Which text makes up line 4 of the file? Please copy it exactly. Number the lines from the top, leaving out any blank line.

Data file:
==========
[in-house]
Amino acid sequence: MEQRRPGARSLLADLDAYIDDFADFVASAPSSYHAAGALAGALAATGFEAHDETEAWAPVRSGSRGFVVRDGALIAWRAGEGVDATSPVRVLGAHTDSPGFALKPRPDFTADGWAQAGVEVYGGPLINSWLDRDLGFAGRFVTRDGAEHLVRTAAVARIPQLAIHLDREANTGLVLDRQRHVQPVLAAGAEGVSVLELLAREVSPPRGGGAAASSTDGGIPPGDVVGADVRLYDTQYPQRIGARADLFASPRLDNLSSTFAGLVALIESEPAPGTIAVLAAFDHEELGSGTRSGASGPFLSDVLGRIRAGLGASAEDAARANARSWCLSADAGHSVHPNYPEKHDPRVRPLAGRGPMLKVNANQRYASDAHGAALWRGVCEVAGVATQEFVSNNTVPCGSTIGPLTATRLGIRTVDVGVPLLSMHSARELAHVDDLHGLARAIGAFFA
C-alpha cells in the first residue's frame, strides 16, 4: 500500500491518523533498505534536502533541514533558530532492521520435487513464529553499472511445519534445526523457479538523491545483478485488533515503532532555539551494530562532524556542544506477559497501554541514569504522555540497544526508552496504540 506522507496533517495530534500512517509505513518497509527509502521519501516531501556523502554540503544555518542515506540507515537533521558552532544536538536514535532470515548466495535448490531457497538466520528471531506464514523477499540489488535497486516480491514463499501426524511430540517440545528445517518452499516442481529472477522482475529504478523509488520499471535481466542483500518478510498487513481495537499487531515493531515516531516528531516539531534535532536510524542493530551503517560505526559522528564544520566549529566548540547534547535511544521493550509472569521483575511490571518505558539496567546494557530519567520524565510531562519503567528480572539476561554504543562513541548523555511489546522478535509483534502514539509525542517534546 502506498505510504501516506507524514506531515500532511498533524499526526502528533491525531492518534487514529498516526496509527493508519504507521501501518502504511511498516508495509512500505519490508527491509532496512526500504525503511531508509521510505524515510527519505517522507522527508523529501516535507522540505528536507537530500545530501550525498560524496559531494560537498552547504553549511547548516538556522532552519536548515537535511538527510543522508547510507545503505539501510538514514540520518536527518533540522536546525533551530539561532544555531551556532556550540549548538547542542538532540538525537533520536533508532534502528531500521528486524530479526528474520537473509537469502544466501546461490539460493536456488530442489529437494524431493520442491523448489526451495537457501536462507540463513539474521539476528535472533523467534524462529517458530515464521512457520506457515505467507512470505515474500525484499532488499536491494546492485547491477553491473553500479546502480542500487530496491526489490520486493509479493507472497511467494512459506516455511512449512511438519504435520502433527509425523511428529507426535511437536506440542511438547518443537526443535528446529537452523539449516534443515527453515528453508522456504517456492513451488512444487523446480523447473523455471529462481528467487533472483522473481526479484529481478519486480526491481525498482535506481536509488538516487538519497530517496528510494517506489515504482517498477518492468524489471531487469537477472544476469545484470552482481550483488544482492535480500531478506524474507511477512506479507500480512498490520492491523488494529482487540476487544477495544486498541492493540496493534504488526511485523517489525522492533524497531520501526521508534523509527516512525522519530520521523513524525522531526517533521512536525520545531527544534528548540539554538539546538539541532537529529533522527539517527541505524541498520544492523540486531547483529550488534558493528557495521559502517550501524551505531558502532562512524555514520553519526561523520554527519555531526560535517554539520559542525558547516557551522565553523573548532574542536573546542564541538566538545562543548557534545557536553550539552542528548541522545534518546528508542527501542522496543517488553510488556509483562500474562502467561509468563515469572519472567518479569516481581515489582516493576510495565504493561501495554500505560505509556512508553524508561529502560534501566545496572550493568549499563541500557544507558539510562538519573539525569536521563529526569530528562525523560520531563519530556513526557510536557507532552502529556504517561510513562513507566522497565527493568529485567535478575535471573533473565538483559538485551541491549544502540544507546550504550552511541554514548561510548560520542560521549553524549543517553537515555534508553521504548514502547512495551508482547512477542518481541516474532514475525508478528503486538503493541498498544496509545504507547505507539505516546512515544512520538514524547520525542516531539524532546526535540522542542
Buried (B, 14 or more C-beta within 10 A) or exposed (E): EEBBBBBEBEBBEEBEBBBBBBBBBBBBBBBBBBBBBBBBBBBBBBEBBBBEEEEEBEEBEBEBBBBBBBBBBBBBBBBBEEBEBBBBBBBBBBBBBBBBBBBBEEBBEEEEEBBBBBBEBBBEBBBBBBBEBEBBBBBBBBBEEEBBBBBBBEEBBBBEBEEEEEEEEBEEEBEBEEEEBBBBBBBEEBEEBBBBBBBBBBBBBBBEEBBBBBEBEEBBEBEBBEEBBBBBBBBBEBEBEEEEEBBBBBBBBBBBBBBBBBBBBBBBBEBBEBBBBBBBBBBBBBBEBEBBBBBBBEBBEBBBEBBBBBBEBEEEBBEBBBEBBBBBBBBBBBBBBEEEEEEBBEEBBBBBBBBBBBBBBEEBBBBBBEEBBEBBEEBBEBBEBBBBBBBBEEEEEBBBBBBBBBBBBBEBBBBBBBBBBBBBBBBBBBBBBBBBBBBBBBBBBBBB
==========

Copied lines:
Buried (B, 14 or more C-beta within 10 A) or exposed (E): EEBBBBBEBEBBEEBEBBBBBBBBBBBBBBBBBBBBBBBBBBBBBBEBBBBEEEEEBEEBEBEBBBBBBBBBBBBBBBBBEEBEBBBBBBBBBBBBBBBBBBBBEEBBEEEEEBBBBBBEBBBEBBBBBBBEBEBBBBBBBBBEEEBBBBBBBEEBBBBEBEEEEEEEEBEEEBEBEEEEBBBBBBBEEBEEBBBBBBBBBBBBBBBEEBBBBBEBEEBBEBEBBEEBBBBBBBBBEBEBEEEEEBBBBBBBBBBBBBBBBBBBBBBBBEBBEBBBBBBBBBBBBBBEBEBBBBBBBEBBEBBBEBBBBBBEBEEEBBEBBBEBBBBBBBBBBBBBBEEEEEEBBEEBBBBBBBBBBBBBBEEBBBBBBEEBBEBBEEBBEBBEBBBBBBBBEEEEEBBBBBBBBBBBBBEBBBBBBBBBBBBBBBBBBBBBBBBBBBBBBBBBBBBB